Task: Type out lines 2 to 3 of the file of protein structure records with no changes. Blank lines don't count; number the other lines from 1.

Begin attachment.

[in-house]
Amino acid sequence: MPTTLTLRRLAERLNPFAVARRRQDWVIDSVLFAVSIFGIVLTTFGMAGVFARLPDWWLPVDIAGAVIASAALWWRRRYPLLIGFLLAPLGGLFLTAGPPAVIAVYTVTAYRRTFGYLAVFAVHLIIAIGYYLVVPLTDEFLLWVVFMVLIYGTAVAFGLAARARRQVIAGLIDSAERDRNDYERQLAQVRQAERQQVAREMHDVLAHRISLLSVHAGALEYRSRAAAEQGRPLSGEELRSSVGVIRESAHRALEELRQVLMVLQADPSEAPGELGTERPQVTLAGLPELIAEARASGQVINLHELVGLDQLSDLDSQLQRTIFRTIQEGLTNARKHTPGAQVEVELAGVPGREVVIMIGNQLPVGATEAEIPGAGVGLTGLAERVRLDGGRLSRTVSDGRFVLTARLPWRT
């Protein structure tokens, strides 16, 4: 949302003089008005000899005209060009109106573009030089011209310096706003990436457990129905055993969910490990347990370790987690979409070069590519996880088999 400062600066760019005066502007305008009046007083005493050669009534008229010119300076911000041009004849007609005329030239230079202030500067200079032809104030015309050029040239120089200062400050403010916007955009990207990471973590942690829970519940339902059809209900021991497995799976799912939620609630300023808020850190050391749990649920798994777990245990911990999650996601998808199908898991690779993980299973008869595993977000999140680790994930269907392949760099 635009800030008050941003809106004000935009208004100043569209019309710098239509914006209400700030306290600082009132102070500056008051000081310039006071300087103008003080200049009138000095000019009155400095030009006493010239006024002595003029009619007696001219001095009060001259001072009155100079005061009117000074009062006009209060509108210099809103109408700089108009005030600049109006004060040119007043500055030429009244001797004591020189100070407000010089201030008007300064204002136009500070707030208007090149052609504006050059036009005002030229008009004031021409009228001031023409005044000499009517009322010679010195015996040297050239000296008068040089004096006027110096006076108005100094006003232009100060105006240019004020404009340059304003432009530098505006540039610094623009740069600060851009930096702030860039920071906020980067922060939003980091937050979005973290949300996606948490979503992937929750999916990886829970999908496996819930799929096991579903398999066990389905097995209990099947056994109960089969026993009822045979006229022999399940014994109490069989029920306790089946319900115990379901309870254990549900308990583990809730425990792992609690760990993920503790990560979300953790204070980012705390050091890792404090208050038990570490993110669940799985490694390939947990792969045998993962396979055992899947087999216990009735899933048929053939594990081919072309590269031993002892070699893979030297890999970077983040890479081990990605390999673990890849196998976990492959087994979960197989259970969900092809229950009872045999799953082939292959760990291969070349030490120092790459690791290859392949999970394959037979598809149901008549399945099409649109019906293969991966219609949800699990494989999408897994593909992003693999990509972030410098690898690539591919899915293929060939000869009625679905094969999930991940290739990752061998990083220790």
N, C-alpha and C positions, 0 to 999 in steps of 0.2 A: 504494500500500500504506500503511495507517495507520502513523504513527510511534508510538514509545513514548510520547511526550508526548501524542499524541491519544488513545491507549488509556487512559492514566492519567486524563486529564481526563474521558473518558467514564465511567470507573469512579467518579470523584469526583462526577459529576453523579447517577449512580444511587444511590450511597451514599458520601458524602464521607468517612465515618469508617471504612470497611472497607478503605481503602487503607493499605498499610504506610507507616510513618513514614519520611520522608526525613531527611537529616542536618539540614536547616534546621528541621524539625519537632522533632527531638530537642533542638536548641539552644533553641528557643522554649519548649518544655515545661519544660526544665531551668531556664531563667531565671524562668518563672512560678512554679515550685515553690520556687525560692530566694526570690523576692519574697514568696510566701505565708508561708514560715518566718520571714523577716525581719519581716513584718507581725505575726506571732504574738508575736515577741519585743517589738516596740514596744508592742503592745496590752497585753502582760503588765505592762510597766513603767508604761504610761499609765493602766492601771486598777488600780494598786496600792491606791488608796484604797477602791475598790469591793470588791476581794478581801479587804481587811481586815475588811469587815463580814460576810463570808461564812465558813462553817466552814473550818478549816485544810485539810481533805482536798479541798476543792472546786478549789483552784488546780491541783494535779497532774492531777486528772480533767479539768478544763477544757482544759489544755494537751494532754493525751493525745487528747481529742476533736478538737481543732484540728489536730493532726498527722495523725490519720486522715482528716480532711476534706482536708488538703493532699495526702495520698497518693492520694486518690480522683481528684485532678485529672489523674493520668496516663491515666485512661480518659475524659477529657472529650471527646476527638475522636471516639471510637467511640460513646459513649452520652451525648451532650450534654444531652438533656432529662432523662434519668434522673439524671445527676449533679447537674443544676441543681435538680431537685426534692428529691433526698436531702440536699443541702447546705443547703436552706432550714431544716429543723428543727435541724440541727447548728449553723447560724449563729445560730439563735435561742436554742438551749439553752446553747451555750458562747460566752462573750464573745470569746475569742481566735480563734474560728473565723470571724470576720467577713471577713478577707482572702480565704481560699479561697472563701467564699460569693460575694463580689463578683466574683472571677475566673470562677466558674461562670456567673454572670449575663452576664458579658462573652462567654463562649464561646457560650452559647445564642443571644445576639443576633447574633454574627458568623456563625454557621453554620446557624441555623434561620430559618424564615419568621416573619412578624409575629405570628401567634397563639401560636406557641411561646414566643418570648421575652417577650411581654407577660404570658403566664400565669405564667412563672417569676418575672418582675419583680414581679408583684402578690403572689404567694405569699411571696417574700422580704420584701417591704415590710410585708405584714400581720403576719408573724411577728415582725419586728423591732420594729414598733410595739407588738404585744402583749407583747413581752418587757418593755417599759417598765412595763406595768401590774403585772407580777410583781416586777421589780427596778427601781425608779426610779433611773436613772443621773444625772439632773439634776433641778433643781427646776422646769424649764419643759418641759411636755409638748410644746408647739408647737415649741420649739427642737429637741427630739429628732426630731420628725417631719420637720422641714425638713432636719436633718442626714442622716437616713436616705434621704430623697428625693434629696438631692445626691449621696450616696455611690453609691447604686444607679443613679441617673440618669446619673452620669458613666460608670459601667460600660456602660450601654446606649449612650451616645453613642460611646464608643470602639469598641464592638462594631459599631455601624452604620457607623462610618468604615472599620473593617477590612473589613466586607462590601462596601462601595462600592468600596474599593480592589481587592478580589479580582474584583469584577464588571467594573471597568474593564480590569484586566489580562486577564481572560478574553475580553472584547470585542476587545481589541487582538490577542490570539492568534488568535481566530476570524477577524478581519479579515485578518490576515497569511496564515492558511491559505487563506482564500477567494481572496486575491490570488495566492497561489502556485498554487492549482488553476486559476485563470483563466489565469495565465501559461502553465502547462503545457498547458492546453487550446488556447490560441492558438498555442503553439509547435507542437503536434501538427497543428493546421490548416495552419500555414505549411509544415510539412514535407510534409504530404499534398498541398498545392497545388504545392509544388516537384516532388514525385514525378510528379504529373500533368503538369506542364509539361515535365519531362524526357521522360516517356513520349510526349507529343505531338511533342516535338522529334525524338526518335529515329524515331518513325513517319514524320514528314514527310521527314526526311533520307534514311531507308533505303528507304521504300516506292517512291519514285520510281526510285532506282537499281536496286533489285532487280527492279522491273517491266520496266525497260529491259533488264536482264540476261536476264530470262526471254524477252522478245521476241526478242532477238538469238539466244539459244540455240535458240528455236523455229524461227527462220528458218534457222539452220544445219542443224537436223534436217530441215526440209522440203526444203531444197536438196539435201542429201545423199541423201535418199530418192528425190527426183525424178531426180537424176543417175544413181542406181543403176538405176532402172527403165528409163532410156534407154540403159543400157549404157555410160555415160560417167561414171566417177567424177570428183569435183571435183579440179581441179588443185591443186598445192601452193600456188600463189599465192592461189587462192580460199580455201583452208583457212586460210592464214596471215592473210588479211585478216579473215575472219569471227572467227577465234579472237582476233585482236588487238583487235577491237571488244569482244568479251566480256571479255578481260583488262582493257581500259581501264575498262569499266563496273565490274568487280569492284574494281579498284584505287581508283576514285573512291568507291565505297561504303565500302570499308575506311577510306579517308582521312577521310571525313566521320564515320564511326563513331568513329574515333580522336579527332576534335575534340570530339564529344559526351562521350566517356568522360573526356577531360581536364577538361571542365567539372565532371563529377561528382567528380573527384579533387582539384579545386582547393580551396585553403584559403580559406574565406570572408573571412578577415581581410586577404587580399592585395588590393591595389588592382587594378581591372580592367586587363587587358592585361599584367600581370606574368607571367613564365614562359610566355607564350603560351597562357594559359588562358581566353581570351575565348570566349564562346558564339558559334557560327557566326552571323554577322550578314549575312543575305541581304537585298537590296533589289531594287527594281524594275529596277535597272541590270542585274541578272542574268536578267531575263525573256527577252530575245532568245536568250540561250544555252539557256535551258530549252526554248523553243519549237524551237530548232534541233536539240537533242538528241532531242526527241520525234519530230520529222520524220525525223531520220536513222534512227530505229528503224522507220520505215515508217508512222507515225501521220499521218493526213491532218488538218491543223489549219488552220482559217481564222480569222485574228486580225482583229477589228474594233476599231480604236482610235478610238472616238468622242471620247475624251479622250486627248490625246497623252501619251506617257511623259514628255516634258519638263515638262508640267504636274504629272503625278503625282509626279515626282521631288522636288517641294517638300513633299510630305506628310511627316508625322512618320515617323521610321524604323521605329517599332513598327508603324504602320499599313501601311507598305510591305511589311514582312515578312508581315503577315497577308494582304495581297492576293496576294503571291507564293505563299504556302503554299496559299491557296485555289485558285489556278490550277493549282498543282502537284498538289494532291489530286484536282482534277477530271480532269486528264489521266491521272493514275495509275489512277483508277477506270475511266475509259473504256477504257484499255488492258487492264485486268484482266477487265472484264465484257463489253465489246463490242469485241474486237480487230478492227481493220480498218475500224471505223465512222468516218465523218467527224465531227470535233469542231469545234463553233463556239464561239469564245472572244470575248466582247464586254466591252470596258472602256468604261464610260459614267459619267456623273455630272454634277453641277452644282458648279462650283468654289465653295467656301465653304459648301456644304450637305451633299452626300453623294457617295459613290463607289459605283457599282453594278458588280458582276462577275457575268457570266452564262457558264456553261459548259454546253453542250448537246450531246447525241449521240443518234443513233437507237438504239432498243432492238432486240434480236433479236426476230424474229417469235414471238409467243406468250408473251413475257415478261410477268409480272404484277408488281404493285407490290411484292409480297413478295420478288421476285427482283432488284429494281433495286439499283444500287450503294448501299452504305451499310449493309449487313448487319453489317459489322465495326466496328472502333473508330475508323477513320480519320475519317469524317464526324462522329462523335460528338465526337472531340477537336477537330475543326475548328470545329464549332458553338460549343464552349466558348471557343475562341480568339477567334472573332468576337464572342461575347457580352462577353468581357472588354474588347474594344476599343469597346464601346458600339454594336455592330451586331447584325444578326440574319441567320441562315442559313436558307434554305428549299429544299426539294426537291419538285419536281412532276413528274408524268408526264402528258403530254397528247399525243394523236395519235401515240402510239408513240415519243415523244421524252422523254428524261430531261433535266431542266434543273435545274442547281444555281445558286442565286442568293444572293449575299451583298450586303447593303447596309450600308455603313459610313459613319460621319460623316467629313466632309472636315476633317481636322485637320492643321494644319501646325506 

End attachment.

Amino acid sequence: MPTTLTLRRLAERLNPFAVARRRQDWVIDSVLFAVSIFGIVLTTFGMAGVFARLPDWWLPVDIAGAVIASAALWWRRRYPLLIGFLLAPLGGLFLTAGPPAVIAVYTVTAYRRTFGYLAVFAVHLIIAIGYYLVVPLTDEFLLWVVFMVLIYGTAVAFGLAARARRQVIAGLIDSAERDRNDYERQLAQVRQAERQQVAREMHDVLAHRISLLSVHAGALEYRSRAAAEQGRPLSGEELRSSVGVIRESAHRALEELRQVLMVLQADPSEAPGELGTERPQVTLAGLPELIAEARASGQVINLHELVGLDQLSDLDSQLQRTIFRTIQEGLTNARKHTPGAQVEVELAGVPGREVVIMIGNQLPVGATEAEIPGAGVGLTGLAERVRLDGGRLSRTVSDGRFVLTARLPWRT
């Protein structure tokens, strides 16, 4: 949302003089008005000899005209060009109106573009030089011209310096706003990436457990129905055993969910490990347990370790987690979409070069590519996880088999 400062600066760019005066502007305008009046007083005493050669009534008229010119300076911000041009004849007609005329030239230079202030500067200079032809104030015309050029040239120089200062400050403010916007955009990207990471973590942690829970519940339902059809209900021991497995799976799912939620609630300023808020850190050391749990649920798994777990245990911990999650996601998808199908898991690779993980299973008869595993977000999140680790994930269907392949760099 635009800030008050941003809106004000935009208004100043569209019309710098239509914006209400700030306290600082009132102070500056008051000081310039006071300087103008003080200049009138000095000019009155400095030009006493010239006024002595003029009619007696001219001095009060001259001072009155100079005061009117000074009062006009209060509108210099809103109408700089108009005030600049109006004060040119007043500055030429009244001797004591020189100070407000010089201030008007300064204002136009500070707030208007090149052609504006050059036009005002030229008009004031021409009228001031023409005044000499009517009322010679010195015996040297050239000296008068040089004096006027110096006076108005100094006003232009100060105006240019004020404009340059304003432009530098505006540039610094623009740069600060851009930096702030860039920071906020980067922060939003980091937050979005973290949300996606948490979503992937929750999916990886829970999908496996819930799929096991579903398999066990389905097995209990099947056994109960089969026993009822045979006229022999399940014994109490069989029920306790089946319900115990379901309870254990549900308990583990809730425990792992609690760990993920503790990560979300953790204070980012705390050091890792404090208050038990570490993110669940799985490694390939947990792969045998993962396979055992899947087999216990009735899933048929053939594990081919072309590269031993002892070699893979030297890999970077983040890479081990990605390999673990890849196998976990492959087994979960197989259970969900092809229950009872045999799953082939292959760990291969070349030490120092790459690791290859392949999970394959037979598809149901008549399945099409649109019906293969991966219609949800699990494989999408897994593909992003693999990509972030410098690898690539591919899915293929060939000869009625679905094969999930991940290739990752061998990083220790």